How to Read Paintings: The Annunciation by Botticelli

Enter a small but perfectly formed world

This is a small painting, just over 30cm wide. Yet if you let your eyes move beyond the bare wood of the outer margins and enter the scene, it gradually takes on a much grander dimension.

In The Annunciation, Mary is visited by an angel in her private quarters. In the Christian tradition, the Annunciation describes the moment when the angel Gabriel appeared to Mary and told her that she would become the mother of Jesus Christ.

In the painting, a linen curtain has been drawn to one side, allowing us to see into Mary’s chamber whilst also telling us that this is a private space. A row of pillars divides the space occupied by the angel from the intimate chamber of the Virgin. Before her there is a book resting on a stand; in Annunciation paintings, Mary is often shown studying scripture.

The first interesting thing to notice is the architecture. Whilst the scene depicts an event from the Bible, Botticelli has shown it taking place in a 15th century Italian setting. The image shows Mary within a loggia — a room with open sides. It is a way of including contemporary, and therefore familiar, architectural detail into the work whilst also suggesting a modest, enclosed setting. The secluded space, or sometimes a walled garden or a tower, indicates Mary’s purity.

When painting the setting, Botticelli has used the rule of single-point perspective to create a realistic sense of space, so that all the lines of the columns and walls converge towards a single ‘vanishing point’ in the very centre of the image — around where Gabriel’s head sits. Perspective was a new innovation in Italian art after the architect Filippo Brunelleschi systematised the principles in the early decades of the 15th century.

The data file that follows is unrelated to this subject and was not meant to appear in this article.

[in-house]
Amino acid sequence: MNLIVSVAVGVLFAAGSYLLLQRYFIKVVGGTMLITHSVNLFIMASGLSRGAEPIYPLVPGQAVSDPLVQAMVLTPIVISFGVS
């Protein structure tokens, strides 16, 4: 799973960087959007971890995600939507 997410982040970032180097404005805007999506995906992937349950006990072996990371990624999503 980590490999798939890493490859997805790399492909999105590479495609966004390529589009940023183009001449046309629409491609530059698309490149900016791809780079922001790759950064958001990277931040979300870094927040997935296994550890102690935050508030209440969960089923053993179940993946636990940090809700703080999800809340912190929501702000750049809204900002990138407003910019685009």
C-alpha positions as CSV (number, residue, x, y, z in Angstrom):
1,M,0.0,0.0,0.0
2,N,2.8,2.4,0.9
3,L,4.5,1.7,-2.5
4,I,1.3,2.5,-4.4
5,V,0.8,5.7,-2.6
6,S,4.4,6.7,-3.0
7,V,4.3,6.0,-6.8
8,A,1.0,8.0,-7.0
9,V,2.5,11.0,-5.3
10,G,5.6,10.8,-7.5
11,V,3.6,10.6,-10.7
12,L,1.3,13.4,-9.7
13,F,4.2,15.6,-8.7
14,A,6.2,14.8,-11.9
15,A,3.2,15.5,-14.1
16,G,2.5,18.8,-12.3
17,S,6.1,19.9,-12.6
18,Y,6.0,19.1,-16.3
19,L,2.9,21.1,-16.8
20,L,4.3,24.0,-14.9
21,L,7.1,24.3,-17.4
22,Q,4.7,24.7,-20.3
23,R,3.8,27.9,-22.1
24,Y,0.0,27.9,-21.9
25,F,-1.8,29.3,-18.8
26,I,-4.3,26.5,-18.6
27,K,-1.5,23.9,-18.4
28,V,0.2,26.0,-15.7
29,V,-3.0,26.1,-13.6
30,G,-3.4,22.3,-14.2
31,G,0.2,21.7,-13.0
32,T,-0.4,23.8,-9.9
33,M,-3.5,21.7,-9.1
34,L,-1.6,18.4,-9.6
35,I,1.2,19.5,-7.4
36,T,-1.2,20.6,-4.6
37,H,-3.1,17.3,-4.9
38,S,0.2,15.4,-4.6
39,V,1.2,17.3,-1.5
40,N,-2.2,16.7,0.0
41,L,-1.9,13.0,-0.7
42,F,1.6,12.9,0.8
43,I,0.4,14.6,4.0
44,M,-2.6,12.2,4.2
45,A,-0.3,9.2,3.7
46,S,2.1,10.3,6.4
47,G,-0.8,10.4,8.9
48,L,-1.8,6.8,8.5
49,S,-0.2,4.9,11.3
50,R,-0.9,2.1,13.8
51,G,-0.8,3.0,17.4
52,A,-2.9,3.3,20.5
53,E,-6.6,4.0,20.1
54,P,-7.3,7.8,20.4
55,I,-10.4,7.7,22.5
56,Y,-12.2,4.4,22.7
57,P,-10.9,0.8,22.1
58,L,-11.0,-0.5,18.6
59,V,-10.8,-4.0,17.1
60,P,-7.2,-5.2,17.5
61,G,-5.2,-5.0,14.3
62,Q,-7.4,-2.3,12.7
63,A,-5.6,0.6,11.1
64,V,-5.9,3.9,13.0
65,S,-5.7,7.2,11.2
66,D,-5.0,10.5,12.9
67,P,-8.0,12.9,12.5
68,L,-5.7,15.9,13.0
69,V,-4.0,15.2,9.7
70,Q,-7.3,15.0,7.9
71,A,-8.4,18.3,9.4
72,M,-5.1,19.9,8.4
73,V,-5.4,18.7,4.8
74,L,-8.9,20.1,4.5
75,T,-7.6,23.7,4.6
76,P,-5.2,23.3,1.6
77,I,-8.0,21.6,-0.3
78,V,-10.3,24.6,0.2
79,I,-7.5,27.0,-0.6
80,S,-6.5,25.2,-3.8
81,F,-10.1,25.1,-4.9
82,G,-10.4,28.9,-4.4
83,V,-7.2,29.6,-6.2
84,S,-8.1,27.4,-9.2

The sense of depth in Botticelli’s painting is made all the more compelling by the use of foreshortening and diminishing size. For instance, the floor beneath the feet of the angel is broken into bands. As the room recedes, so the bands narrow and get closer together. If you imagine the floor without these bands, the effect of receding space would not be as great.

The Annunciation is an important moment in the story of the New Testament, since it marked the actual incarnation of Jesus Christ — the moment that Jesus was conceived and that the Son of God became Mary’s child. Botticelli’s painting depicts this very moment.

In the Bible, the Annunciation is narrated in Luke 1:26–38

“How will this be,” Mary asked the angel, “since I am a virgin?”

The angel answered, “The Holy Spirit will come upon you, and the power of the Most High will overshadow you. So the holy one to be born will be called the Son of God. Even Elizabeth your relative is going to have a child in her old age, and she who was said to be barren is in her sixth month. For nothing is impossible with God.”

“I am the Lord’s servant,” Mary answered. “May it be to me as you have said.” Then the angel left her.

The Annunciation became a favourite subject of artists across Europe as the veneration of the Virgin Mary grew within the Church. As the artistic tradition developed, certain symbolic conventions became established.